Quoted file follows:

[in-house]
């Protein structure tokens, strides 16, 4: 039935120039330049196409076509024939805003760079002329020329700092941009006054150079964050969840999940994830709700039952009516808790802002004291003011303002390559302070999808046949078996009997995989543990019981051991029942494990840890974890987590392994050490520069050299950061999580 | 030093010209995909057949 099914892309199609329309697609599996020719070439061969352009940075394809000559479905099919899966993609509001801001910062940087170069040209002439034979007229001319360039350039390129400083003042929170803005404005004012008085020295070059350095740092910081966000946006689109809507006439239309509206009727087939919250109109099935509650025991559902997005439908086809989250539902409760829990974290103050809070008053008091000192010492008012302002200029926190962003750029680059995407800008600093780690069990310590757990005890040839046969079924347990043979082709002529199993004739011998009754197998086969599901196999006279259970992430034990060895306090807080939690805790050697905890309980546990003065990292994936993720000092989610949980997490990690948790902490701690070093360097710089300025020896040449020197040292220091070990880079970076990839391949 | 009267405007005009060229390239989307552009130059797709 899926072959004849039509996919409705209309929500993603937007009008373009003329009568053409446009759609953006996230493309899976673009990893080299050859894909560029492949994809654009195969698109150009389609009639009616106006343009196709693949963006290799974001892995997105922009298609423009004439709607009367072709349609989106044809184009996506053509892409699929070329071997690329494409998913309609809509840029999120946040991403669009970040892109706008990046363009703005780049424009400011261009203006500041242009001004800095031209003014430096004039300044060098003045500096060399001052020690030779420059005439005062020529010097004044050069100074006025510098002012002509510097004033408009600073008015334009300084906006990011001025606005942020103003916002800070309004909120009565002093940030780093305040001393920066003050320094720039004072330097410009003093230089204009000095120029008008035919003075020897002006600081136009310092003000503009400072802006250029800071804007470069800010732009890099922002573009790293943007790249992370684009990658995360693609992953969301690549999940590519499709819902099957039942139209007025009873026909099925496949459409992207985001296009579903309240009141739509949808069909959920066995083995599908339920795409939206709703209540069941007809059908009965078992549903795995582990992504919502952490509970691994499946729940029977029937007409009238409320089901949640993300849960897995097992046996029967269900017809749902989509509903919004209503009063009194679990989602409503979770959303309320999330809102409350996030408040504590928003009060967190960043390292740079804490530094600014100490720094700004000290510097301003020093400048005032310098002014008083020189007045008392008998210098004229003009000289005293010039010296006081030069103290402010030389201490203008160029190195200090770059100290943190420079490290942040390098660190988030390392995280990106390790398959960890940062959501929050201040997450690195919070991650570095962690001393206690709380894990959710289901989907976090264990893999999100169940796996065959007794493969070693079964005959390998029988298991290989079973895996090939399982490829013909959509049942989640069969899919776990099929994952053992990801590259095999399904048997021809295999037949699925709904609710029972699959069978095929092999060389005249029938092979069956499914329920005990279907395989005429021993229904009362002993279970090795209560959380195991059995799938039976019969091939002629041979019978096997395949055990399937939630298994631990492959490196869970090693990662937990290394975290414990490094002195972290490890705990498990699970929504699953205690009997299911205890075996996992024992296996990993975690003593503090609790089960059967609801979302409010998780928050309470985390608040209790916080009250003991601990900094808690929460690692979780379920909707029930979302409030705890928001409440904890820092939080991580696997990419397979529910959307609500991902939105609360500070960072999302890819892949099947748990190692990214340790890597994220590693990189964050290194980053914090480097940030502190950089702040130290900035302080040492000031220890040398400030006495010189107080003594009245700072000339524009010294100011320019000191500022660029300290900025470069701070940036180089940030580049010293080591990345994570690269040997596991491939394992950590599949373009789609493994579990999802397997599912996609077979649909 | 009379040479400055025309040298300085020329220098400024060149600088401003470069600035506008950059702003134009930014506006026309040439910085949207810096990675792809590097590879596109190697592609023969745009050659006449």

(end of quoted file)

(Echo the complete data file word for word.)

[in-house]
């Protein structure tokens, strides 16, 4: 039935120039330049196409076509024939805003760079002329020329700092941009006054150079964050969840999940994830709700039952009516808790802002004291003011303002390559302070999808046949078996009997995989543990019981051991029942494990840890974890987590392994050490520069050299950061999580 | 030093010209995909057949 099914892309199609329309697609599996020719070439061969352009940075394809000559479905099919899966993609509001801001910062940087170069040209002439034979007229001319360039350039390129400083003042929170803005404005004012008085020295070059350095740092910081966000946006689109809507006439239309509206009727087939919250109109099935509650025991559902997005439908086809989250539902409760829990974290103050809070008053008091000192010492008012302002200029926190962003750029680059995407800008600093780690069990310590757990005890040839046969079924347990043979082709002529199993004739011998009754197998086969599901196999006279259970992430034990060895306090807080939690805790050697905890309980546990003065990292994936993720000092989610949980997490990690948790902490701690070093360097710089300025020896040449020197040292220091070990880079970076990839391949 | 009267405007005009060229390239989307552009130059797709 899926072959004849039509996919409705209309929500993603937007009008373009003329009568053409446009759609953006996230493309899976673009990893080299050859894909560029492949994809654009195969698109150009389609009639009616106006343009196709693949963006290799974001892995997105922009298609423009004439709607009367072709349609989106044809184009996506053509892409699929070329071997690329494409998913309609809509840029999120946040991403669009970040892109706008990046363009703005780049424009400011261009203006500041242009001004800095031209003014430096004039300044060098003045500096060399001052020690030779420059005439005062020529010097004044050069100074006025510098002012002509510097004033408009600073008015334009300084906006990011001025606005942020103003916002800070309004909120009565002093940030780093305040001393920066003050320094720039004072330097410009003093230089204009000095120029008008035919003075020897002006600081136009310092003000503009400072802006250029800071804007470069800010732009890099922002573009790293943007790249992370684009990658995360693609992953969301690549999940590519499709819902099957039942139209007025009873026909099925496949459409992207985001296009579903309240009141739509949808069909959920066995083995599908339920795409939206709703209540069941007809059908009965078992549903795995582990992504919502952490509970691994499946729940029977029937007409009238409320089901949640993300849960897995097992046996029967269900017809749902989509509903919004209503009063009194679990989602409503979770959303309320999330809102409350996030408040504590928003009060967190960043390292740079804490530094600014100490720094700004000290510097301003020093400048005032310098002014008083020189007045008392008998210098004229003009000289005293010039010296006081030069103290402010030389201490203008160029190195200090770059100290943190420079490290942040390098660190988030390392995280990106390790398959960890940062959501929050201040997450690195919070991650570095962690001393206690709380894990959710289901989907976090264990893999999100169940796996065959007794493969070693079964005959390998029988298991290989079973895996090939399982490829013909959509049942989640069969899919776990099929994952053992990801590259095999399904048997021809295999037949699925709904609710029972699959069978095929092999060389005249029938092979069956499914329920005990279907395989005429021993229904009362002993279970090795209560959380195991059995799938039976019969091939002629041979019978096997395949055990399937939630298994631990492959490196869970090693990662937990290394975290414990490094002195972290490890705990498990699970929504699953205690009997299911205890075996996992024992296996990993975690003593503090609790089960059967609801979302409010998780928050309470985390608040209790916080009250003991601990900094808690929460690692979780379920909707029930979302409030705890928001409440904890820092939080991580696997990419397979529910959307609500991902939105609360500070960072999302890819892949099947748990190692990214340790890597994220590693990189964050290194980053914090480097940030502190950089702040130290900035302080040492000031220890040398400030006495010189107080003594009245700072000339524009010294100011320019000191500022660029300290900025470069701070940036180089940030580049010293080591990345994570690269040997596991491939394992950590599949373009789609493994579990999802397997599912996609077979649909 | 009379040479400055025309040298300085020329220098400024060149600088401003470069600035506008950059702003134009930014506006026309040439910085949207810096990675792809590097590879596109190697592609023969745009050659006449």